BEIJING: A fake bank counters equipped with sophisticated and with uniformed officers exist in China, making the country’s government became dizzy than dealing with the issue of counterfeit which involves the official currency yuan. According to a report on Saturday of a local media, The false bank located in Nanjing, Jiangsu province in eastern China.

What is strange, the bank had a year to operate without problems with their customers in excess of 200 people. According to police investigation, the bank ‘ghost’ is actually a rural cooperative that no bank operating license by the Chinese authorities. Even so, the bank managed to collect deposits from the public up to 200 million yuan (RM116 million).

According to the report, China’s official news agency, Xinhua, the ‘bank’ mini size is known as Nanjing Economic Cooperation Mou Village. The bank also attracted many small business sector customers from neighboring provinces, Zhejiang. Bank that resembles the image of the government-owned regional bank finally tebongkar bank activity was uncovered after a local entrepreneur known Wang from Hangzhou want to reclaim her accumulated savings of 12 million yuan (RM6. 9 million). The businessman is angry then lodged a police report after the bank refused to return all money deposit hers. In addition, the bank also denied ever promising rates of return of about two percent interest per week.

However, the mastermind of fake bank Liu and four of his aides, including a woman were arrested when police tried to escape to Macau with money in their customer deposits. Most of them who fooled by the fake bank is the local population. They deposit their money because the bank promises to be quite beneficial which is much higher rate than banks other official.

A fake bank counters equipped with sophisticated and with uniformed officers exist in China, making the country’s government became dizzy than dealing with the issue of counterfeit which involves the official currency yuan. According to a report on Saturday of a local media, The false bank located in Nanjing, Jiangsu province in eastern China. What is strange, the bank had a year to operate without problems with their customers in excess of 200 people. According to police investigation, the bank ‘ghost’ is actually a rural cooperative that no bank operating license by the Chinese authorities.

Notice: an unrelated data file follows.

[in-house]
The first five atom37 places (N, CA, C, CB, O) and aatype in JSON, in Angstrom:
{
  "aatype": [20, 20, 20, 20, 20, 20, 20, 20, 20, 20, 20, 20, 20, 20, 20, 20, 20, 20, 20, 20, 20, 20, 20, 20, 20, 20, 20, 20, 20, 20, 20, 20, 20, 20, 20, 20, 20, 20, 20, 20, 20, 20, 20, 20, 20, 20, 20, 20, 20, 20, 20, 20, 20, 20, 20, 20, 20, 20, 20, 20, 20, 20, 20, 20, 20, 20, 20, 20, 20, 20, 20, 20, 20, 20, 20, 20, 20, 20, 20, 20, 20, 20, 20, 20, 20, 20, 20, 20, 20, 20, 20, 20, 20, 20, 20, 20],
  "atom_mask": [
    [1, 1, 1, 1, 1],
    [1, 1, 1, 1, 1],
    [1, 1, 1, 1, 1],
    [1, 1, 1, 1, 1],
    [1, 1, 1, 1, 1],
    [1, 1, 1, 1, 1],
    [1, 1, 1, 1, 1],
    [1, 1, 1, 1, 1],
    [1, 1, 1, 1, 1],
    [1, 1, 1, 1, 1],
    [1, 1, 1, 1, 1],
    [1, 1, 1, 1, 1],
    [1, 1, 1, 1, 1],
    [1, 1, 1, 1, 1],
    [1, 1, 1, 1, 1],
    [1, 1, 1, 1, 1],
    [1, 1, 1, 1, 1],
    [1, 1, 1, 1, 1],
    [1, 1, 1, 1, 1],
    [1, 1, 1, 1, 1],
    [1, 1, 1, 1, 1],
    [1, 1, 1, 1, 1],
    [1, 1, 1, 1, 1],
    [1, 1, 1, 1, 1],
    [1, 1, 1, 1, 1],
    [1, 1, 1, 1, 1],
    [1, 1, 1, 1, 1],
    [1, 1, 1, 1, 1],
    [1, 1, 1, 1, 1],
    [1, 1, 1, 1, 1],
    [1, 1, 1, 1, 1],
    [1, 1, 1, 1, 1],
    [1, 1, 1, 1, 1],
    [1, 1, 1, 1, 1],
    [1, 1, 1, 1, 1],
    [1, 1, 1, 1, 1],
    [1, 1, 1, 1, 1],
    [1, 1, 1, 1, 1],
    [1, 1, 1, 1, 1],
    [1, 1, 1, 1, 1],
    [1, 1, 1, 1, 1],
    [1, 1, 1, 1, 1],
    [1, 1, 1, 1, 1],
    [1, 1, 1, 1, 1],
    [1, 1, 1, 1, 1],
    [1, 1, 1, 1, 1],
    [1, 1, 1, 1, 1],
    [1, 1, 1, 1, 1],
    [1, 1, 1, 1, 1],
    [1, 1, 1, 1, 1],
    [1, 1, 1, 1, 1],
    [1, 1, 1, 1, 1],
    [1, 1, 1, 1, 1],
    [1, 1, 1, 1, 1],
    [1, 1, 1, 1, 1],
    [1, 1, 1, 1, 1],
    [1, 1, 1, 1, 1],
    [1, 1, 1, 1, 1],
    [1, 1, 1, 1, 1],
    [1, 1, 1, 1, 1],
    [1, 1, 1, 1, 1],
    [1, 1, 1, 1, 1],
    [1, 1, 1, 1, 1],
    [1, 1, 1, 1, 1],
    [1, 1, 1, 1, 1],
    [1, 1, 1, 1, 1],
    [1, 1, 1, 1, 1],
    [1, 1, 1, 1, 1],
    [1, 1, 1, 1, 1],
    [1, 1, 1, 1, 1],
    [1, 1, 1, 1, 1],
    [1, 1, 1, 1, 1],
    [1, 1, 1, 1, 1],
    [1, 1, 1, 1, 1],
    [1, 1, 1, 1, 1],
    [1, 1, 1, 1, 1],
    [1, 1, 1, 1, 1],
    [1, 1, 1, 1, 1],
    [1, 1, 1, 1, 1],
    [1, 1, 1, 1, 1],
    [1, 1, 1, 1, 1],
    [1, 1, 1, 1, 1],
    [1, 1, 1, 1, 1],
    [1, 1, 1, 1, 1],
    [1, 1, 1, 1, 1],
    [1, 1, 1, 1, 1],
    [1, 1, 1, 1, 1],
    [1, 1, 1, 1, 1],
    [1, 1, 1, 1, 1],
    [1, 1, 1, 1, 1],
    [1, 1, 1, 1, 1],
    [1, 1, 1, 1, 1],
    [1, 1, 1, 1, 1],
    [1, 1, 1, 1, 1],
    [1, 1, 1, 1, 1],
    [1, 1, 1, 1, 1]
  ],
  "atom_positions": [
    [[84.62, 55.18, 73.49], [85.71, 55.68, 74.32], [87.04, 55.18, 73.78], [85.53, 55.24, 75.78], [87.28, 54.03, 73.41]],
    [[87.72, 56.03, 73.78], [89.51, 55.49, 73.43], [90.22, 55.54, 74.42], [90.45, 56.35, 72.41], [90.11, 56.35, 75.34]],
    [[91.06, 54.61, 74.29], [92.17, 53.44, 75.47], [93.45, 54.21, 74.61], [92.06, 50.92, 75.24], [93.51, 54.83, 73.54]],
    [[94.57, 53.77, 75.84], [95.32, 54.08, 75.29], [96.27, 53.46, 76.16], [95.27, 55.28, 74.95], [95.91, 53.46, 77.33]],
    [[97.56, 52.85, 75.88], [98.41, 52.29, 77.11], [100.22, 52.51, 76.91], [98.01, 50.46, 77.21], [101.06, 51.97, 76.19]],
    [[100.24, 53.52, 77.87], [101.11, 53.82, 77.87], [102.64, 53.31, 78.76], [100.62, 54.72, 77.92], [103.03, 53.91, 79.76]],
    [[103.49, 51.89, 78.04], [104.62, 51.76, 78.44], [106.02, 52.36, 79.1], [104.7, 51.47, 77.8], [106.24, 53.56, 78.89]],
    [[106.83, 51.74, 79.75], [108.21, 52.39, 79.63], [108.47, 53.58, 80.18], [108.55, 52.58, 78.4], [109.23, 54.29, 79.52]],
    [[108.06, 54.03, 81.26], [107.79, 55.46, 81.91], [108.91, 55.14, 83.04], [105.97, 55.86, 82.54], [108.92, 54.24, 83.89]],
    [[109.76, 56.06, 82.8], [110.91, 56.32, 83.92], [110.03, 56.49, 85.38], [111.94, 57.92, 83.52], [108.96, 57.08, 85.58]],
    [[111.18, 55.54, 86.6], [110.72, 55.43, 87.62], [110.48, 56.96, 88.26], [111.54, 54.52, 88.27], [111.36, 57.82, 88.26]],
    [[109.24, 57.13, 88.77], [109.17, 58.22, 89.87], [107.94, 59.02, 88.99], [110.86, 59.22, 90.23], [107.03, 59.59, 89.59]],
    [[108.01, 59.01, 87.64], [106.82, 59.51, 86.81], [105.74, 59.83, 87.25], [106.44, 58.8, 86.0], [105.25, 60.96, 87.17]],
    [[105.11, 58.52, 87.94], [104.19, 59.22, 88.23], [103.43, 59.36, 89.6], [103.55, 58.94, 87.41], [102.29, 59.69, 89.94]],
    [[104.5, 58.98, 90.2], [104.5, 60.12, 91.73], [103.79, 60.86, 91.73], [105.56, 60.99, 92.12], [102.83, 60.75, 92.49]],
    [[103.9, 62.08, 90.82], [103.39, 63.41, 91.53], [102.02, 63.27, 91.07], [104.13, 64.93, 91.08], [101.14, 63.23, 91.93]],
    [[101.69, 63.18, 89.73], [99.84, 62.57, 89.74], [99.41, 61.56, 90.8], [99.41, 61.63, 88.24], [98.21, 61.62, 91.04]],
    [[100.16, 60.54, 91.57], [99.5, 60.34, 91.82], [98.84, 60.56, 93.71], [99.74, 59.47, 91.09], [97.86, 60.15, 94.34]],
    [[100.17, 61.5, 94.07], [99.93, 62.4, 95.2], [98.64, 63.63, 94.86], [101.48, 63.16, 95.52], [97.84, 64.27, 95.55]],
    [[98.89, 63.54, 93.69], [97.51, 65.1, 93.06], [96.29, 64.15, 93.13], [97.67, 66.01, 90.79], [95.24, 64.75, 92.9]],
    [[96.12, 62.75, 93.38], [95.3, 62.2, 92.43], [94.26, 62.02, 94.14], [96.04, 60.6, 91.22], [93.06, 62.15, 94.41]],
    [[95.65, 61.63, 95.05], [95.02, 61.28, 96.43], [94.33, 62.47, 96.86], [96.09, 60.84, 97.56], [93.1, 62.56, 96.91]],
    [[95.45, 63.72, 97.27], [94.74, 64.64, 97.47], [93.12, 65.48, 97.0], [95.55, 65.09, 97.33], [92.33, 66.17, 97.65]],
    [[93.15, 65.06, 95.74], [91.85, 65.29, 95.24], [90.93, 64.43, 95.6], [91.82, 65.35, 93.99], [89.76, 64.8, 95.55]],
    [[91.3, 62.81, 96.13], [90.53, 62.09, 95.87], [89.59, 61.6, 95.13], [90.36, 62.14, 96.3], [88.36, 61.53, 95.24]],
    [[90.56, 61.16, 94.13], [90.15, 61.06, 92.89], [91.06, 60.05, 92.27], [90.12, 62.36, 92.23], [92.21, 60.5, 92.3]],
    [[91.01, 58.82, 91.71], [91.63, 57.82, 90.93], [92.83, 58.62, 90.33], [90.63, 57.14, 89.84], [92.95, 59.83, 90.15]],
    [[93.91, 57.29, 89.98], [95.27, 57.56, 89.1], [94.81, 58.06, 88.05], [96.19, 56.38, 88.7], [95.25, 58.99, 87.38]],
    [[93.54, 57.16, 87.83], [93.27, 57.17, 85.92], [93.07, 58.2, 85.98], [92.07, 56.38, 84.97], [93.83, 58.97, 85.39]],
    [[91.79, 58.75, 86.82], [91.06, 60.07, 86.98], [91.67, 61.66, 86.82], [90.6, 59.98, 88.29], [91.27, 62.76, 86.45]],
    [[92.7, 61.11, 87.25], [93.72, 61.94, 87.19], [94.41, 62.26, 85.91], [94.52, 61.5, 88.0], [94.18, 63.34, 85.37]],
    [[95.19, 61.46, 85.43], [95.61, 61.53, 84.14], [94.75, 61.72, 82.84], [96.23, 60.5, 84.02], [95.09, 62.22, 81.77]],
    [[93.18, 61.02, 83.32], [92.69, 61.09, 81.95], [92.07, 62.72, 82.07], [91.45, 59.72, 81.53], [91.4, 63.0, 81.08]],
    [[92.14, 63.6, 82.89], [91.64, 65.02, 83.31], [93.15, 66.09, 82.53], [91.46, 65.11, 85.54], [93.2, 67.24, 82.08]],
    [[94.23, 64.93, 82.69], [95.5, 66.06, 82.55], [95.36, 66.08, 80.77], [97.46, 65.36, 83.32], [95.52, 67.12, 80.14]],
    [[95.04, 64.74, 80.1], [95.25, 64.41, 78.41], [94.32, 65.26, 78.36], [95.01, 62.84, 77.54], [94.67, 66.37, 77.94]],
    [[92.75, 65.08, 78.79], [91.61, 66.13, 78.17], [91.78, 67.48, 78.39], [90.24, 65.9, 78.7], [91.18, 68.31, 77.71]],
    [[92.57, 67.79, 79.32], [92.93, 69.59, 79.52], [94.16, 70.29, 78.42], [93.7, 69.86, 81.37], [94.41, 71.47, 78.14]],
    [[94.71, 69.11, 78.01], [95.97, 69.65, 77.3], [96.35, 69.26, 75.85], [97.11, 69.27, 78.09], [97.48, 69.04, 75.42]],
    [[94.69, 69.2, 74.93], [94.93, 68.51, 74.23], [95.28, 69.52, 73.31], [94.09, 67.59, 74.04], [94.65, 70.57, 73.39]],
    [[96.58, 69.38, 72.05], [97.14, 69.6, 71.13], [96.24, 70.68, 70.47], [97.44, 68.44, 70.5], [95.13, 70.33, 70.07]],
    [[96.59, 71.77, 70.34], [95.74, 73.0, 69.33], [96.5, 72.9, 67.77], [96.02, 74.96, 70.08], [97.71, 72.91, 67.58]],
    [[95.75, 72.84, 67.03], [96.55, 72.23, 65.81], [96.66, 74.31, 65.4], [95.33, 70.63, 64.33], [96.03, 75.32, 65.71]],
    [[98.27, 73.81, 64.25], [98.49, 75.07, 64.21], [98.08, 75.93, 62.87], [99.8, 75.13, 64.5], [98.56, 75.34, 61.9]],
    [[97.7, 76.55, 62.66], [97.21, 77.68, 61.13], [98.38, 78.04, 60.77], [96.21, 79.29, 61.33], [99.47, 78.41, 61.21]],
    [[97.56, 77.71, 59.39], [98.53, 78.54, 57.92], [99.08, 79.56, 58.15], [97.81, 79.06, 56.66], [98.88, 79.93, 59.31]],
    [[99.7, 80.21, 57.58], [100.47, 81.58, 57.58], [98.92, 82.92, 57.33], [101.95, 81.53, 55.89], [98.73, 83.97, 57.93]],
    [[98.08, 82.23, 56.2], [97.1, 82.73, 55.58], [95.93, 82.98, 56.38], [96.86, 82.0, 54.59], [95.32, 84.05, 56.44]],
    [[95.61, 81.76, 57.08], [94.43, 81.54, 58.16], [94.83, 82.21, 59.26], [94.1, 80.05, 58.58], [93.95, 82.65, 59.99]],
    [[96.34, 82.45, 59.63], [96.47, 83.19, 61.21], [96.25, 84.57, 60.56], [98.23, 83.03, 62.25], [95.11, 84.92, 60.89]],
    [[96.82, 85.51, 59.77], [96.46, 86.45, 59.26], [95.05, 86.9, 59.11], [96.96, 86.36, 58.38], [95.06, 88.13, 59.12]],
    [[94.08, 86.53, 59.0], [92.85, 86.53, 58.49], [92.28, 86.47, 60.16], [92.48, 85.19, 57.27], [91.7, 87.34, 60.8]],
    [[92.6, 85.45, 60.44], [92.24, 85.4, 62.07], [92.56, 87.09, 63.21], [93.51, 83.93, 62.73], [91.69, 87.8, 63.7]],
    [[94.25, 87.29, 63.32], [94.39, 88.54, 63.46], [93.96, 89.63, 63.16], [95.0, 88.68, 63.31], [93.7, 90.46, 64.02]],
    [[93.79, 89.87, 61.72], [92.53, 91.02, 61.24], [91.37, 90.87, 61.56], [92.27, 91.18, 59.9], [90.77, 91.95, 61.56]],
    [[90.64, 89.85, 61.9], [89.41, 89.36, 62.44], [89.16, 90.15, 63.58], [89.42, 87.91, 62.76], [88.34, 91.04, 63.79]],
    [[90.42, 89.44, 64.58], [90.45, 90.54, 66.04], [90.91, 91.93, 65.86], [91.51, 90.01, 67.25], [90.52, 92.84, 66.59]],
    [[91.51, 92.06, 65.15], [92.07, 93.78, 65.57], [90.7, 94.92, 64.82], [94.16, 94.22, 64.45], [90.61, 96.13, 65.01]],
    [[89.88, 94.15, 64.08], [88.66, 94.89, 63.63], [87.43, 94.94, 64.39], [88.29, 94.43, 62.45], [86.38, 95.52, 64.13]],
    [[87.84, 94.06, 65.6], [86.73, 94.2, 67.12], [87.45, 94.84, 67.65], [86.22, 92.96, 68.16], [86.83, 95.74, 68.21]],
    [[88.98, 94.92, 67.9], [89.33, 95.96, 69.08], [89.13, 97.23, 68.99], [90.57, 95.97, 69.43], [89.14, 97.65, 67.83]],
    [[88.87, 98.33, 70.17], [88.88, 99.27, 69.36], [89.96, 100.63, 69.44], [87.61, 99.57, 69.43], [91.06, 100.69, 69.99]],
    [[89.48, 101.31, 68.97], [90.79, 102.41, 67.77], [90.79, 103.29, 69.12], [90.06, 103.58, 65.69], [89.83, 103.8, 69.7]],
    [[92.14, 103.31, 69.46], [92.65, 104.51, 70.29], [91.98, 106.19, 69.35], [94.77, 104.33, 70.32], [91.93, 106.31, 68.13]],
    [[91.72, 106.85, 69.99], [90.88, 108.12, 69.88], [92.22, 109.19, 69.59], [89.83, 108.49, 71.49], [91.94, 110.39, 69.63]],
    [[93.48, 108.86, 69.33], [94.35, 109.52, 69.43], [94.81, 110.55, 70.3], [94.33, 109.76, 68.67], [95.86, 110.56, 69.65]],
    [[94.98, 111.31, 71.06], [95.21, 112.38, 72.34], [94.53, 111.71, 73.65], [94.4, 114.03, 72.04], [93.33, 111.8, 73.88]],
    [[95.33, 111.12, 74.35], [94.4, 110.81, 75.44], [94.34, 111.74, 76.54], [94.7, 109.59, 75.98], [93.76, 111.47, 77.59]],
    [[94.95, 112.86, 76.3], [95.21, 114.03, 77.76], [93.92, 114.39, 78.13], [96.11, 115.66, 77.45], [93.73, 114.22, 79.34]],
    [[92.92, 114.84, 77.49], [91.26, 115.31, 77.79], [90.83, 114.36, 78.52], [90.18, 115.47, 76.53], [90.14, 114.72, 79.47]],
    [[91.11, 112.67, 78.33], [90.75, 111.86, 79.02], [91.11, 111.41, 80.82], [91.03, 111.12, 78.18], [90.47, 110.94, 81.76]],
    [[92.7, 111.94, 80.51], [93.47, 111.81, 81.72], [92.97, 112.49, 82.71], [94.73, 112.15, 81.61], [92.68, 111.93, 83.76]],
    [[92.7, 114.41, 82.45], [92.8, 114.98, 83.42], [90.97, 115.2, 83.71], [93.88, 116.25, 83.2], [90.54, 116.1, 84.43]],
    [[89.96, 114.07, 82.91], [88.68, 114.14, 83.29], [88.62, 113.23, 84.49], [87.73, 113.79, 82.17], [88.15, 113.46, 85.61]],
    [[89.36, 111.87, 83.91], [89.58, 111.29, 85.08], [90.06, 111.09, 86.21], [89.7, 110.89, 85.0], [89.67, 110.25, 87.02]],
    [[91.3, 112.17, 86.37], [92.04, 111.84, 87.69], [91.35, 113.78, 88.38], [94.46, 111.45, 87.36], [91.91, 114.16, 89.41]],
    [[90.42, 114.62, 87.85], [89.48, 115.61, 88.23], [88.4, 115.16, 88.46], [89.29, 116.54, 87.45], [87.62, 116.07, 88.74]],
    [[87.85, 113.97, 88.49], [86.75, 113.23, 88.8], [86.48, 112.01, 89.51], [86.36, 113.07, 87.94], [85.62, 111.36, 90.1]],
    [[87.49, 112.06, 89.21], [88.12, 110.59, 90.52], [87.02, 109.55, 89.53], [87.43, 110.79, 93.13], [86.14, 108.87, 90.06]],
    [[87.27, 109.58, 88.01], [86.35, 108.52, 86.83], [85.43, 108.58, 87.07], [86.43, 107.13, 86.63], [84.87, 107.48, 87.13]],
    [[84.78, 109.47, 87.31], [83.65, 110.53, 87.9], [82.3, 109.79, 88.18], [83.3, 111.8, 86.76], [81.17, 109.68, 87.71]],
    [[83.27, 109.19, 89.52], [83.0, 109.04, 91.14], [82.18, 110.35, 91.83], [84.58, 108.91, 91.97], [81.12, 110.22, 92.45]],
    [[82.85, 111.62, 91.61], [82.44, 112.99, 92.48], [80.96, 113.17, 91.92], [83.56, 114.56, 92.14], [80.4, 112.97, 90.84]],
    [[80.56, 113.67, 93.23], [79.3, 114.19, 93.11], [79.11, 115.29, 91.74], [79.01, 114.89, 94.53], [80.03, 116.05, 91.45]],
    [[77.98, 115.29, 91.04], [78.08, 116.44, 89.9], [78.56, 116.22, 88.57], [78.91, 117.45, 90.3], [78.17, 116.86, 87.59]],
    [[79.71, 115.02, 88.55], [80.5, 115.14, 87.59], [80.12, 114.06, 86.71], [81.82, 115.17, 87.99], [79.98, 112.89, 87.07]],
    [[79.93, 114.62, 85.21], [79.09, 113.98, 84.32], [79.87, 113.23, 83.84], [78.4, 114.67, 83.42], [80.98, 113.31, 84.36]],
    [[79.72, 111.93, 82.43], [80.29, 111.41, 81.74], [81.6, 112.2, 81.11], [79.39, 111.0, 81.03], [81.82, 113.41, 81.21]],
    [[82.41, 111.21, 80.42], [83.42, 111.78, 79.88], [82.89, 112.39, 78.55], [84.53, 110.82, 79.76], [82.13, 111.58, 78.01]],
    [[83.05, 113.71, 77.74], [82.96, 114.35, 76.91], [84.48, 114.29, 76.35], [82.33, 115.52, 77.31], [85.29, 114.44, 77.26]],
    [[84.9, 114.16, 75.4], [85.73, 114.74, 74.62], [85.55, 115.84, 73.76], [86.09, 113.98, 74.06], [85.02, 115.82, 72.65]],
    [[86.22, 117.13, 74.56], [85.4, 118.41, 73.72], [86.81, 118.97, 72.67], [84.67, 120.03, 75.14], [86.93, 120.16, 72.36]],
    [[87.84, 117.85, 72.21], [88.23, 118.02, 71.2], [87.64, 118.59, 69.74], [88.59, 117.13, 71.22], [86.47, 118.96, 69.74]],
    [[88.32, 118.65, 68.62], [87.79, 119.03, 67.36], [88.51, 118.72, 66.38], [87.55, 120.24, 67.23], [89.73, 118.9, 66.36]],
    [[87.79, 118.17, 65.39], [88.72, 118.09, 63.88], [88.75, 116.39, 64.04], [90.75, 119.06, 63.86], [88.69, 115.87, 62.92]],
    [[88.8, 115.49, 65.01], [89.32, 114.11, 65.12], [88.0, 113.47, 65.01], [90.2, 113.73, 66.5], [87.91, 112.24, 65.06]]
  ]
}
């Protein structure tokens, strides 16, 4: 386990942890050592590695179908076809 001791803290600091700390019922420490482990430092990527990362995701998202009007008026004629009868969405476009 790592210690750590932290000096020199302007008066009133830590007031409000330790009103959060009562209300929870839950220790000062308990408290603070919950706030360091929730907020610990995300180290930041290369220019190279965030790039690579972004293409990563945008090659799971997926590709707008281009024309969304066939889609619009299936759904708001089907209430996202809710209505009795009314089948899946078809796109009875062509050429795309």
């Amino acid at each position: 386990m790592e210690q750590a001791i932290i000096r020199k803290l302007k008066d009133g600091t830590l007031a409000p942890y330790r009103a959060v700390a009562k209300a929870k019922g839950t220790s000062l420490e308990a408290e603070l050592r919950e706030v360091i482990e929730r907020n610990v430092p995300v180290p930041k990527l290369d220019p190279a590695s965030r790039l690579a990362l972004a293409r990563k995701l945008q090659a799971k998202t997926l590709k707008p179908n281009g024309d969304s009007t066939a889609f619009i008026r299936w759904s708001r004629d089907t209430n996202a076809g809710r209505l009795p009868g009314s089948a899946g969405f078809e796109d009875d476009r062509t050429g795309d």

Even so, the bank managed to collect deposits from the public up to 200 million yuan (RM116 million). According to the report, China’s official news agency, Xinhua, the ‘bank’ mini size is known as Nanjing Economic Cooperation Mou Village. The bank also attracted many small business sector customers from neighboring provinces, Zhejiang. Bank that resembles the image of the government-owned regional bank finally tebongkar bank activity was uncovered after a local entrepreneur known Wang from Hangzhou want to reclaim her accumulated savings of 12 million yuan (RM6. 9 million).

The businessman is angry then lodged a police report after the bank refused to return all money deposit hers. In addition, the bank also denied ever promising rates of return of about two percent interest per week. However, the mastermind of fake bank Liu and four of his aides, including a woman were arrested when police tried to escape to Macau with money in their customer deposits. Most of them who fooled by the fake bank is the local population. They deposit their money because the bank promises to be quite beneficial which is much higher rate than banks other official.

Source :Siakapkeli.com.my/ Agencies

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DuaAamiin Ya Rabbal Alamiin

A beautiful doa for all of us and for our beloved Prophet Muhammad

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destinySalam Jumaat

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Blasphemy & Freedom Of Speech : When One Culture’s Satire Is Another’s Offense

Pic: Heathcliff OMalley/ The TelegraphPic: Heathcliff OMalley/ The Telegraph

“I would rather die standing than live on my knees.”

This is one of many poignant phrases by Charlie Hebdo’s editor Stéphane Charbonnier which has been widely circulated in the social media after the deadly attack at the French satirical weekly magazine’s office that killed 12 people including 10 journalists (and cartoonists).

The vicious attack two weeks ago has focused attention on not only how terror could never be justified in the face of dissenting views but more importantly the price of standing up for freedom of speech and expression.

“Nobody has the licence to kill by any reasons. We must respect the rights of the cartoonists and freedom of expression,” political cartoonist Zunar told Malaysian Digest in

In a Skype interview recently.Malaysian political cartoonist Zunar (née Zulkifli Anwar Ulhaque)Malaysian political cartoonist Zunar (née Zulkifli Anwar Ulhaque)

Zunar, whose real name is Zulkiflee Anwar Ulhaque had earlier condemned the killing of his fellow comrades at Charlie Hebdo office in Paris and proposed that January 7, the day of the black tragedy be remembered as “World Cartoonist Day” in honour of Stéphane and cartoonists Cabu, Wollinski and Tignous.